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Training and Balanced Performance Measurement Frameworks: What They Are And How They Work

Performance Measurement Frameworks Image

Job trainers have a lot of things to check off their to-do list.

One is to evaluate the learning of employees who have completed training. This means things like assessments and tests, seeing if people can pass tests, have necessary knowledge, and (most importantly) have acquired necessarily skills/can perform necessary tasks.

The second is to determine if the training is having a positive effect on the relevant performance metrics for the company and, if possible, to determine an ROI for the training (this is how you’re going to really prove your worth and really prove your training is effective). In terms of Kirkpatrick’s training evaluations, we’re talking about the elusive but equally important Level 4 here.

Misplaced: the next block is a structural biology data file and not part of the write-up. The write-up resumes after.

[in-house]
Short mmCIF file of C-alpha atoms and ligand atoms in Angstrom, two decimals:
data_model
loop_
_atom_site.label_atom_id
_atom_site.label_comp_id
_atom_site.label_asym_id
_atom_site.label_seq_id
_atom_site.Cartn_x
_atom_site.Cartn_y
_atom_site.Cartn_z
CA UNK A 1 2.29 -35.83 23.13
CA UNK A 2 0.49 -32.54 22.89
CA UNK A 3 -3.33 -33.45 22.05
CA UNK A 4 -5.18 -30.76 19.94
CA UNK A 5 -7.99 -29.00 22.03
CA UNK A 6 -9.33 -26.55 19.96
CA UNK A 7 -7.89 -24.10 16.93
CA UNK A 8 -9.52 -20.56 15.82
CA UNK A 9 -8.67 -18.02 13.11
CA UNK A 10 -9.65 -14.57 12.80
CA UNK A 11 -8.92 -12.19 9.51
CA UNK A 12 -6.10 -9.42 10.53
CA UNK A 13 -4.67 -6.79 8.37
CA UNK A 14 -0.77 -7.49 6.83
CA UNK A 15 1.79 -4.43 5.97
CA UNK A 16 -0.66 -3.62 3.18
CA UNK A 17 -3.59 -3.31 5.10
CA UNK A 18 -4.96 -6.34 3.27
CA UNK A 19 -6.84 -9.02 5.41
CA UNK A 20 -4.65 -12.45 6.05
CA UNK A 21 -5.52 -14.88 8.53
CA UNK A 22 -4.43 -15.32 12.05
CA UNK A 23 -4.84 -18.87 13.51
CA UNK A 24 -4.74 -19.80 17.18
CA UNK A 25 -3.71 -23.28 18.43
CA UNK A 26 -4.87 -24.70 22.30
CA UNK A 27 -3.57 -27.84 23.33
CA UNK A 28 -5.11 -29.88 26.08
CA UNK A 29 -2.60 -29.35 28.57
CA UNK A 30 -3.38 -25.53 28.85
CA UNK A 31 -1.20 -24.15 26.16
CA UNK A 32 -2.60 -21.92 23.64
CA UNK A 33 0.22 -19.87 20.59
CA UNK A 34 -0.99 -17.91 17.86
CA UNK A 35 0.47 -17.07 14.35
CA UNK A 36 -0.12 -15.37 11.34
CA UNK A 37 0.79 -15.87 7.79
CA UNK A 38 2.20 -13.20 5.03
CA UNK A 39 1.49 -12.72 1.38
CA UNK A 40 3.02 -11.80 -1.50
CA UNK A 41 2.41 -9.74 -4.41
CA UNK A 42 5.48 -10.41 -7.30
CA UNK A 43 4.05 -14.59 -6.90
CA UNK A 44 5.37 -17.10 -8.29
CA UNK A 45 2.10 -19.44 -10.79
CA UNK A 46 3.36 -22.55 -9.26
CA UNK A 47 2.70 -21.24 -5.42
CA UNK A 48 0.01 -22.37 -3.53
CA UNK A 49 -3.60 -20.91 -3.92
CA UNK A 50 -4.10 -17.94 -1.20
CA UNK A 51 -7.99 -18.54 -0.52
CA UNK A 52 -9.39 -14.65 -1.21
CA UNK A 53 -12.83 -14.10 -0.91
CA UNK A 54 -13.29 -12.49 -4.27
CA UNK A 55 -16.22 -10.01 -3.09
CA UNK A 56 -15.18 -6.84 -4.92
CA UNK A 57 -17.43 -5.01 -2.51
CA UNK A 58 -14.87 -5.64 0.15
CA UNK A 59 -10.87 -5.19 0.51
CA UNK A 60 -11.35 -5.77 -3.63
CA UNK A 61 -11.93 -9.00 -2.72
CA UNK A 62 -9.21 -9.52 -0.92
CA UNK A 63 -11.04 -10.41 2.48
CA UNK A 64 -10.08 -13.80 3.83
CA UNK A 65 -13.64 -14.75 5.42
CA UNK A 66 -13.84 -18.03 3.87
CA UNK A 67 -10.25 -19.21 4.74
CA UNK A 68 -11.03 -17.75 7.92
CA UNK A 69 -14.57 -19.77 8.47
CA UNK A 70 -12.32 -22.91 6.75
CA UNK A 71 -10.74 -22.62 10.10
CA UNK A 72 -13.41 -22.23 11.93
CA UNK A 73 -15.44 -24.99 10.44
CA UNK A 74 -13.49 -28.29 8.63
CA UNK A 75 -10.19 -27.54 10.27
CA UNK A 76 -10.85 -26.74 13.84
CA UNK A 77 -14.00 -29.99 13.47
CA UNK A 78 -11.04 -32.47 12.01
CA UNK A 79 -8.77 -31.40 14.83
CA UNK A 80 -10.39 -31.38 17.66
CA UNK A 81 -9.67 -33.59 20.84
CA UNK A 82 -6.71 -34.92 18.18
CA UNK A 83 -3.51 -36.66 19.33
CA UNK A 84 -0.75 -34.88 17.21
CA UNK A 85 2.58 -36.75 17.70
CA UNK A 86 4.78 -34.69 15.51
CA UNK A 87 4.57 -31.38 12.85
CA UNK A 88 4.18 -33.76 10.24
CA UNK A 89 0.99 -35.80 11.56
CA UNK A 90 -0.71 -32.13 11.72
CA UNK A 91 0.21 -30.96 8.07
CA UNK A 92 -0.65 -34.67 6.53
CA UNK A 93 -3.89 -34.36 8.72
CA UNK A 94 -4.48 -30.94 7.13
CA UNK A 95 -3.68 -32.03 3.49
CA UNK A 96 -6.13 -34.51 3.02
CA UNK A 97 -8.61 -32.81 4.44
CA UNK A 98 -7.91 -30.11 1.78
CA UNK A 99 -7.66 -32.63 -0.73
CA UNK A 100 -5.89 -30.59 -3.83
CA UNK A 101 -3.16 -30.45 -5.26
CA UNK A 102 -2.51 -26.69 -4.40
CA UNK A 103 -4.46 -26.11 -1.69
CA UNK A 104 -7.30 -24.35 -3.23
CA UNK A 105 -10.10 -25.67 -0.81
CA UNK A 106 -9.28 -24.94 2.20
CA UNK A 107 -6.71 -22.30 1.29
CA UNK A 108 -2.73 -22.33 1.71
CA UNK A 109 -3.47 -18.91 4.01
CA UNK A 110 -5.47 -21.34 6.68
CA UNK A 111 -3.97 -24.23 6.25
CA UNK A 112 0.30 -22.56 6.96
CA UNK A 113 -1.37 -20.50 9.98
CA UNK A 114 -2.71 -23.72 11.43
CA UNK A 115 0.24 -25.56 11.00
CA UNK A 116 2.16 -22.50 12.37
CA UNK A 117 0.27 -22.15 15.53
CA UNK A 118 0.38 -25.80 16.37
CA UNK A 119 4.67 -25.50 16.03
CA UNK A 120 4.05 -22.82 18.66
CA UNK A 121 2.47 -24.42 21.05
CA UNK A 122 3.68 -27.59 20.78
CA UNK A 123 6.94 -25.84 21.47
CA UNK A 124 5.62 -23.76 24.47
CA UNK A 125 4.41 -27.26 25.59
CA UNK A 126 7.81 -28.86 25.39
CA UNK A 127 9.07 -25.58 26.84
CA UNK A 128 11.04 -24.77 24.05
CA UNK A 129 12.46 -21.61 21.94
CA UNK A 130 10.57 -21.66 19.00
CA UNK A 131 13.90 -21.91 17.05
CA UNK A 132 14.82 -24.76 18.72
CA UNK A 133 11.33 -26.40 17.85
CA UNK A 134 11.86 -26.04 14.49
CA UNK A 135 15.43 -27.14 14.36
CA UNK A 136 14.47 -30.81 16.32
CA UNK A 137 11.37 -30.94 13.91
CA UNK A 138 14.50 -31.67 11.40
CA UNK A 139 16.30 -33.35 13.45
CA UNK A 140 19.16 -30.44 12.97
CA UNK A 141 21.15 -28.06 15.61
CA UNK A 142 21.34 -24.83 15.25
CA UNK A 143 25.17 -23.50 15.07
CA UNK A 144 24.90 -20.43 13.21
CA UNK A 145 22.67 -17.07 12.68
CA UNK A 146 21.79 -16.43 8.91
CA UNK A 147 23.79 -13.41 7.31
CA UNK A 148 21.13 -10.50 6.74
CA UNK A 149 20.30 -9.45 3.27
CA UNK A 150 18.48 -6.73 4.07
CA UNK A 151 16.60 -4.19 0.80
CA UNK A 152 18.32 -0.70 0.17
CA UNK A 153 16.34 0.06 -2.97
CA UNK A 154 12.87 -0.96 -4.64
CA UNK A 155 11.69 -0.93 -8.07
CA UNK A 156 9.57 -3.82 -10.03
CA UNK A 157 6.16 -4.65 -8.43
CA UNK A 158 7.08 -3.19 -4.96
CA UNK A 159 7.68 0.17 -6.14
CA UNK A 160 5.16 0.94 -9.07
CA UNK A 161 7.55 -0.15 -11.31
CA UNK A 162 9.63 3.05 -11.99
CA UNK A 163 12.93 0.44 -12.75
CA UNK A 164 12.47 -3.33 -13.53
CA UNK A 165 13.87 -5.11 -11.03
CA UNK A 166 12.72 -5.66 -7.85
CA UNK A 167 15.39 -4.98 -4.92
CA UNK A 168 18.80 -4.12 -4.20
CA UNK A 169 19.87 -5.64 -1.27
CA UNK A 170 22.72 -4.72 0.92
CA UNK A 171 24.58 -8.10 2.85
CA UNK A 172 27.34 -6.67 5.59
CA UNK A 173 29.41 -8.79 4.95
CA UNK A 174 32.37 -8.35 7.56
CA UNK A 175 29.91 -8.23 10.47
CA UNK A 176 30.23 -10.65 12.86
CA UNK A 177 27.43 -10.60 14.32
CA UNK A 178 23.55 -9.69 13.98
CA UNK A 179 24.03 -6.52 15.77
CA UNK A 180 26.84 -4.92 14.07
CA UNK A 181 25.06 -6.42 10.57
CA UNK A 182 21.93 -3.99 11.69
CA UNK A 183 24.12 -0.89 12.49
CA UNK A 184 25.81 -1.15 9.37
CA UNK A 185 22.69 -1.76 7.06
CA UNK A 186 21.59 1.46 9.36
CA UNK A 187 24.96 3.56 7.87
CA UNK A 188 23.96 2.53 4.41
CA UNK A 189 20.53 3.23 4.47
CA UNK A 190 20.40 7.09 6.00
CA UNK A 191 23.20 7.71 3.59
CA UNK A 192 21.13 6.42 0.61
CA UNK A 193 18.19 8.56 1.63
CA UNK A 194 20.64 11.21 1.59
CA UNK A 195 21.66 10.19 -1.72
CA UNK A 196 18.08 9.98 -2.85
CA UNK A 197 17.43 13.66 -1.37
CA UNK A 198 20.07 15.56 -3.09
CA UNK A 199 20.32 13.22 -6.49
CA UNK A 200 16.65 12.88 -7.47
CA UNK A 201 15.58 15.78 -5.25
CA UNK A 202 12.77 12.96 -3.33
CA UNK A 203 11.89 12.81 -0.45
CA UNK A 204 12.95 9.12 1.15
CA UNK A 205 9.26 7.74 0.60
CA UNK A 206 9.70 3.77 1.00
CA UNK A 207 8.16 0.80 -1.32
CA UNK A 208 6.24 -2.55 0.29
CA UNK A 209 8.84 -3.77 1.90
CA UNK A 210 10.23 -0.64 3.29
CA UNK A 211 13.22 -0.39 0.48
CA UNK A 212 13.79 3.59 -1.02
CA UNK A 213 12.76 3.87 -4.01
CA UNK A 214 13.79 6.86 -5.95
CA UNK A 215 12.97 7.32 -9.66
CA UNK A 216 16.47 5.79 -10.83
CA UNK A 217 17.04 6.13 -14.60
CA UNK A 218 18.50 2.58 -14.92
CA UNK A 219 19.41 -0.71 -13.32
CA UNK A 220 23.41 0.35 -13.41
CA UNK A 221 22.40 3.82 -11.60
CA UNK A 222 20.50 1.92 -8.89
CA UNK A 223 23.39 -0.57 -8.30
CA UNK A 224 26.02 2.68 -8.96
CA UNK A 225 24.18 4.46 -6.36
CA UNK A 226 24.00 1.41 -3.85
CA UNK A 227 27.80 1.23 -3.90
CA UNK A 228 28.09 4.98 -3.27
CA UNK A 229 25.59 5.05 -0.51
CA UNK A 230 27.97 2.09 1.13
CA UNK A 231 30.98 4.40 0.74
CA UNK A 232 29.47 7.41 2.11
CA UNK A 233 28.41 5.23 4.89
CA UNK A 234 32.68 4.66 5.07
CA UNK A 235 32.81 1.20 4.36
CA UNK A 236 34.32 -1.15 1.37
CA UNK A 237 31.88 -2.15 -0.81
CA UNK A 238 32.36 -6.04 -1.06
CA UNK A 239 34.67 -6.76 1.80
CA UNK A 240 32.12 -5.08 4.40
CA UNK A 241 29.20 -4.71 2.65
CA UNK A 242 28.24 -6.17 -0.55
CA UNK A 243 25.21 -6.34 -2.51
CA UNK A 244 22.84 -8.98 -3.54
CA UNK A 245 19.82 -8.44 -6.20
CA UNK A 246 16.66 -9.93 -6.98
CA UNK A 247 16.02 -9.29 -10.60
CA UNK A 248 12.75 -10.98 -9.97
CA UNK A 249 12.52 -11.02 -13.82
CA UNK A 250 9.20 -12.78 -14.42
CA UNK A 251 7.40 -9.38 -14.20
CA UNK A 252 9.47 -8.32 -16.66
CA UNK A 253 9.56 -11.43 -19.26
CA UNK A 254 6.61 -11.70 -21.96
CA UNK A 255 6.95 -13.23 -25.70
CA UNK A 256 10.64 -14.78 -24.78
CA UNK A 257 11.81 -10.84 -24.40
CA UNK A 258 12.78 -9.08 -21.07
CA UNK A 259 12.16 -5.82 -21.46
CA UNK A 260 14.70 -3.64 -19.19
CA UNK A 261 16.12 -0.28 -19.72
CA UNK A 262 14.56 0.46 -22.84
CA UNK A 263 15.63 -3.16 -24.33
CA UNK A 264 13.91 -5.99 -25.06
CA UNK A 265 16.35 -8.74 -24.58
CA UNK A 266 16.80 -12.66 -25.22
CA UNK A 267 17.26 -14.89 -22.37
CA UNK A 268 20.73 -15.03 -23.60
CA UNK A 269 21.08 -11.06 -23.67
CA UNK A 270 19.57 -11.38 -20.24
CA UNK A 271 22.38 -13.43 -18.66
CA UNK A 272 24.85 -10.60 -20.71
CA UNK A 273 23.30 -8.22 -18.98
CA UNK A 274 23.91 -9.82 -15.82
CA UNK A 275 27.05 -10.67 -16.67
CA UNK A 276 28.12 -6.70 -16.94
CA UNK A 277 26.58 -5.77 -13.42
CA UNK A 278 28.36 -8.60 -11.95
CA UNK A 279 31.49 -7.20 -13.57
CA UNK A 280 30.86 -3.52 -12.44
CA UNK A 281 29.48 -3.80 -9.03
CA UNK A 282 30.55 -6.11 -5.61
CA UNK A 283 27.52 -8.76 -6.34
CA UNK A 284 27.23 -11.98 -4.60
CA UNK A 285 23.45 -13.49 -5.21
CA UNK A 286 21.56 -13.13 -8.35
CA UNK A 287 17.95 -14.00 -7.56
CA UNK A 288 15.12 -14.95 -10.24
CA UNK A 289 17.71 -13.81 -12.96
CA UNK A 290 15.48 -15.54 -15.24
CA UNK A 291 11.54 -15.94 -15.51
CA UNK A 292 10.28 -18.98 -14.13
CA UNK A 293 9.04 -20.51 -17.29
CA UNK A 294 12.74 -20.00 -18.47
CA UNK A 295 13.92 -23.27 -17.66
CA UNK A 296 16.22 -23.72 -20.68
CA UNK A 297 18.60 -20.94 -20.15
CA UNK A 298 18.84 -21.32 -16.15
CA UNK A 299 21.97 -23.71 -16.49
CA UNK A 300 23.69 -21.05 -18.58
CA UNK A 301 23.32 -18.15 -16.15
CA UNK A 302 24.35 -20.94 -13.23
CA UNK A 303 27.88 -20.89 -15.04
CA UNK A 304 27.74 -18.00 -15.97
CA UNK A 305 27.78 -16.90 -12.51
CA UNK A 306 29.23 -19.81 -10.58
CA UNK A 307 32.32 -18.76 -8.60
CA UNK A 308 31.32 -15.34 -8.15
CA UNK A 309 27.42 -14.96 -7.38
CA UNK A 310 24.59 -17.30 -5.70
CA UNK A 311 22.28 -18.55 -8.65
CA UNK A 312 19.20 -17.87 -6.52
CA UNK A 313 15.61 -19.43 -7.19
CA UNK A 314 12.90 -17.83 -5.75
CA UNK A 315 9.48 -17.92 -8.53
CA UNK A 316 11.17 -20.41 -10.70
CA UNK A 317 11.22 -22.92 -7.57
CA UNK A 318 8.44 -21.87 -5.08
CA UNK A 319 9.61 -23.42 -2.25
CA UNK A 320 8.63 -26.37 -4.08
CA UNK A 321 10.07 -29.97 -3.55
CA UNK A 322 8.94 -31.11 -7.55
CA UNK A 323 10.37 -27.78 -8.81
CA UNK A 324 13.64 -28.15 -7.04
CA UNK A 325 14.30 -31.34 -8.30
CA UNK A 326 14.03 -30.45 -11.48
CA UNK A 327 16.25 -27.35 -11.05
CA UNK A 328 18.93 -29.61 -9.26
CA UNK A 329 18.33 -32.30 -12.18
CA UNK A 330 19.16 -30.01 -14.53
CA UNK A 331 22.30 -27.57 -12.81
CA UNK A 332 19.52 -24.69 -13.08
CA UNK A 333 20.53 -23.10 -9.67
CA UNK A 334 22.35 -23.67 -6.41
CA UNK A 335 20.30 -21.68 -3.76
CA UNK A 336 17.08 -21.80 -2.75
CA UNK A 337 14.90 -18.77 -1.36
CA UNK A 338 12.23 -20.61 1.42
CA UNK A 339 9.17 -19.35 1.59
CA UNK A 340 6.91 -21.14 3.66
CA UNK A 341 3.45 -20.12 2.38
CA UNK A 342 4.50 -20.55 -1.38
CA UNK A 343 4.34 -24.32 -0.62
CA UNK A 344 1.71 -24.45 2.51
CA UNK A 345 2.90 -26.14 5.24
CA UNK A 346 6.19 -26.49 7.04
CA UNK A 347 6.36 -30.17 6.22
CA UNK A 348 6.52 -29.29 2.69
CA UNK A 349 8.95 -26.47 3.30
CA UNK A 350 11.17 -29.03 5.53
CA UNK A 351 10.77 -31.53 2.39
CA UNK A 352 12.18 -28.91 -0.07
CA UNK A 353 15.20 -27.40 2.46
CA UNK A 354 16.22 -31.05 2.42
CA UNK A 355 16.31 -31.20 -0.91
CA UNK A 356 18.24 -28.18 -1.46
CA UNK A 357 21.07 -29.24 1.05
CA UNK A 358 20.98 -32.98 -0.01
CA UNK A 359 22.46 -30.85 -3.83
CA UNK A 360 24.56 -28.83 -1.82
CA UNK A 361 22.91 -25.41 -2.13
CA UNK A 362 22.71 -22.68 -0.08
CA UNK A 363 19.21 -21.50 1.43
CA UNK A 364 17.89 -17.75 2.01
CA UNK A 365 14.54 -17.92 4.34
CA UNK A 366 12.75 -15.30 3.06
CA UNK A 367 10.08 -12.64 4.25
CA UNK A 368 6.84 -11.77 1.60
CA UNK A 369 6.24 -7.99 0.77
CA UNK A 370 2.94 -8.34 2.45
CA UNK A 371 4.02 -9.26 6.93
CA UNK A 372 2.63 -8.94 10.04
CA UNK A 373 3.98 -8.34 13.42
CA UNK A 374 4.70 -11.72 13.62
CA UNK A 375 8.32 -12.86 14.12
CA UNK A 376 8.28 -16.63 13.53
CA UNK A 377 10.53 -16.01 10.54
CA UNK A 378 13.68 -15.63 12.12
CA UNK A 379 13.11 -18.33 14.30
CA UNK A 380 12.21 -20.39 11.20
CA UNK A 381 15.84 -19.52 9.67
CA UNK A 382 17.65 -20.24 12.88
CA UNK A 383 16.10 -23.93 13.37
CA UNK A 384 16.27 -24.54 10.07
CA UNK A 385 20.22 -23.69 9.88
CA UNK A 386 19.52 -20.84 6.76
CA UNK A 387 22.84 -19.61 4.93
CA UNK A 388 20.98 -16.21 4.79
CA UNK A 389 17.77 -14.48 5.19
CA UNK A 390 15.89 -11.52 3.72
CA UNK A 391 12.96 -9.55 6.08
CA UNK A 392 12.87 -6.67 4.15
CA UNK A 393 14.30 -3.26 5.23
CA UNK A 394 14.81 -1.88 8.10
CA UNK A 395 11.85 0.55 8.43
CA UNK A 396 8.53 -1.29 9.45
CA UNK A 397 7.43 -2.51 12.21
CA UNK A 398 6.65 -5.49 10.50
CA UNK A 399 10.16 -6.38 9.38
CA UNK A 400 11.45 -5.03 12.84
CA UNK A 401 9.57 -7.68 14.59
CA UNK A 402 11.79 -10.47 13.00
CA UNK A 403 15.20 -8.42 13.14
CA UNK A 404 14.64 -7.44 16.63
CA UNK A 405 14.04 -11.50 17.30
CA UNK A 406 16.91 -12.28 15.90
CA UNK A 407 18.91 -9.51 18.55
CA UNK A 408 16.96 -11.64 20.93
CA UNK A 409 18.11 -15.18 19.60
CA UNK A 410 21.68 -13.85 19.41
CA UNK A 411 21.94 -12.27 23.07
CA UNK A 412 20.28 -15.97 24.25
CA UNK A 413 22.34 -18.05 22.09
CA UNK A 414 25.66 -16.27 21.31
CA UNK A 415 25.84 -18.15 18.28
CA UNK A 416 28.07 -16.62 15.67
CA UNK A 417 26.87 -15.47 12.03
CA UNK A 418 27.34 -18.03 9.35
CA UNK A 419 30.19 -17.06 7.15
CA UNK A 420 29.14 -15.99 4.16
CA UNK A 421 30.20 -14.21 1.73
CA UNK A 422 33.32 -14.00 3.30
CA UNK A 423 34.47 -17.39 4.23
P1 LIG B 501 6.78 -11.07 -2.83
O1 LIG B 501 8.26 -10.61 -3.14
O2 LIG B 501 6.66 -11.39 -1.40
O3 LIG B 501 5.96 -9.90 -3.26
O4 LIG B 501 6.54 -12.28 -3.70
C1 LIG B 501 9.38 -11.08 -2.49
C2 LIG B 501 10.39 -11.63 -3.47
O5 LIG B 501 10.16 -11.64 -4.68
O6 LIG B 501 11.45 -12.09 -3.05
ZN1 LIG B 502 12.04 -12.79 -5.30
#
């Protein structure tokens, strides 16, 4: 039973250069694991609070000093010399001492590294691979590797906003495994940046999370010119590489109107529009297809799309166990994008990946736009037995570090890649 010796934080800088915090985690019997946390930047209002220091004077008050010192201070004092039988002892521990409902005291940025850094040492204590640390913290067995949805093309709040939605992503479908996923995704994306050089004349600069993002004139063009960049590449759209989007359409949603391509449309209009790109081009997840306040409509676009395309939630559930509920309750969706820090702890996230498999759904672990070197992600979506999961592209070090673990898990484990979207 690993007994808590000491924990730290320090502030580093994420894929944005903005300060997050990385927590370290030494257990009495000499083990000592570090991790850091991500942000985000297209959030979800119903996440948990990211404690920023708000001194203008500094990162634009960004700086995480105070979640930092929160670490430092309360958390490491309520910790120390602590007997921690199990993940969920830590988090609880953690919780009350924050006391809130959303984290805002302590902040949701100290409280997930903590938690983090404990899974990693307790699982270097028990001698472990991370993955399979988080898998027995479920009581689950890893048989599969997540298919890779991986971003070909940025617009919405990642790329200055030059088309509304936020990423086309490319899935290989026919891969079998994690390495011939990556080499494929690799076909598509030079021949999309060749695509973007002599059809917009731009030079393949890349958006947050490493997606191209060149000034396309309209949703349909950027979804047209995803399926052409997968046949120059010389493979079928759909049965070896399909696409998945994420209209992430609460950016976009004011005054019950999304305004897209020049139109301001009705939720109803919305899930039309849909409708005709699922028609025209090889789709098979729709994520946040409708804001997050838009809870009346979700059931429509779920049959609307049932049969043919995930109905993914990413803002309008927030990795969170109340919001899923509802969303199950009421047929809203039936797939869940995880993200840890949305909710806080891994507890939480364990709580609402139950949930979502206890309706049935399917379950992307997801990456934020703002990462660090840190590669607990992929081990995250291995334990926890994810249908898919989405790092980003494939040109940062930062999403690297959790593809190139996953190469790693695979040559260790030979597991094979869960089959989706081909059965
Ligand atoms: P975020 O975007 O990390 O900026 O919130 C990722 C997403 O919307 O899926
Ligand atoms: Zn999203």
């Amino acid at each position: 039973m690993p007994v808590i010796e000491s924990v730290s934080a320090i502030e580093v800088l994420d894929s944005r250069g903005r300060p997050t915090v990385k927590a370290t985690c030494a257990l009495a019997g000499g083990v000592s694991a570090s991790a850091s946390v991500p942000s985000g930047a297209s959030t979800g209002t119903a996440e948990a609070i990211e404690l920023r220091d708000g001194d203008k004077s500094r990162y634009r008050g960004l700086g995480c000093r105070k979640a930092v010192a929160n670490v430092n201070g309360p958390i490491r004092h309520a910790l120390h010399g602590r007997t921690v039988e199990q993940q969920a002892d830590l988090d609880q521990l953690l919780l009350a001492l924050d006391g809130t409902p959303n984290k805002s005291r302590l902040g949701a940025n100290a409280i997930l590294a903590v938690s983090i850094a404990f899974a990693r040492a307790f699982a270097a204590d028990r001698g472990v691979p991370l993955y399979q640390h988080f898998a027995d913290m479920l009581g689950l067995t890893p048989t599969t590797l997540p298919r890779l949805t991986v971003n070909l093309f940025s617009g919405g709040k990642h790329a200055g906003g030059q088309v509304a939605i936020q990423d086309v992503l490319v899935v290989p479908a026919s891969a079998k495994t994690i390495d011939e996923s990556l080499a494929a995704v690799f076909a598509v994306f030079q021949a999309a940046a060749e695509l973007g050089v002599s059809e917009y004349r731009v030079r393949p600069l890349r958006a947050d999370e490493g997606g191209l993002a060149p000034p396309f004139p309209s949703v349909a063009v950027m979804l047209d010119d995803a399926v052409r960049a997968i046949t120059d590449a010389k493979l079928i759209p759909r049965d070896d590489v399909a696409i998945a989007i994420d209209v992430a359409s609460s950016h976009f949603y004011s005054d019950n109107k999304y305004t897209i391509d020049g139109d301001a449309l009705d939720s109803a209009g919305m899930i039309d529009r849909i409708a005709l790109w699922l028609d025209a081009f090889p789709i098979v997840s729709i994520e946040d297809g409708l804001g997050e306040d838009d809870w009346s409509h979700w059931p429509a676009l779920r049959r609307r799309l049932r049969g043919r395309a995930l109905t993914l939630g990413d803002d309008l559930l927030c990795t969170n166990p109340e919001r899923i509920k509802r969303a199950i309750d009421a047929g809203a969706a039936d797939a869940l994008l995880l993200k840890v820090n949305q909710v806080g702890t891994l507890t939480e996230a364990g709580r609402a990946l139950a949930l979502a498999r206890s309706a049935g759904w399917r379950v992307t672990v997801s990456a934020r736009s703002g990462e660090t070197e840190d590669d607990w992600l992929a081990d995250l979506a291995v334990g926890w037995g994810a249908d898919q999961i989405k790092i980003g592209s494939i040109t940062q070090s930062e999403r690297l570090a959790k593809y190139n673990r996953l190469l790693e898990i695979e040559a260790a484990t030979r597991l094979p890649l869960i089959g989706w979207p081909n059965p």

But a lot of trainers go to school and learn a lot about instructional design theory while learning next to nothing about performance metrics (this includes me-guilty). As a result, it’s not always clear how to start showing if training has had a positive effect on those performance metrics.

To help solve this problem, we thought we’d give you an introduction to some of the theory behind the development of meaningful workplace performance metrics, and in particular to what are known as “balanced performance metrics.”

This will be one of a series of articles we’ll write on how training is related to performance metrics and KPIs not just for the training department but for the company as a whole, so keep your eyes on future articles for more on this topic.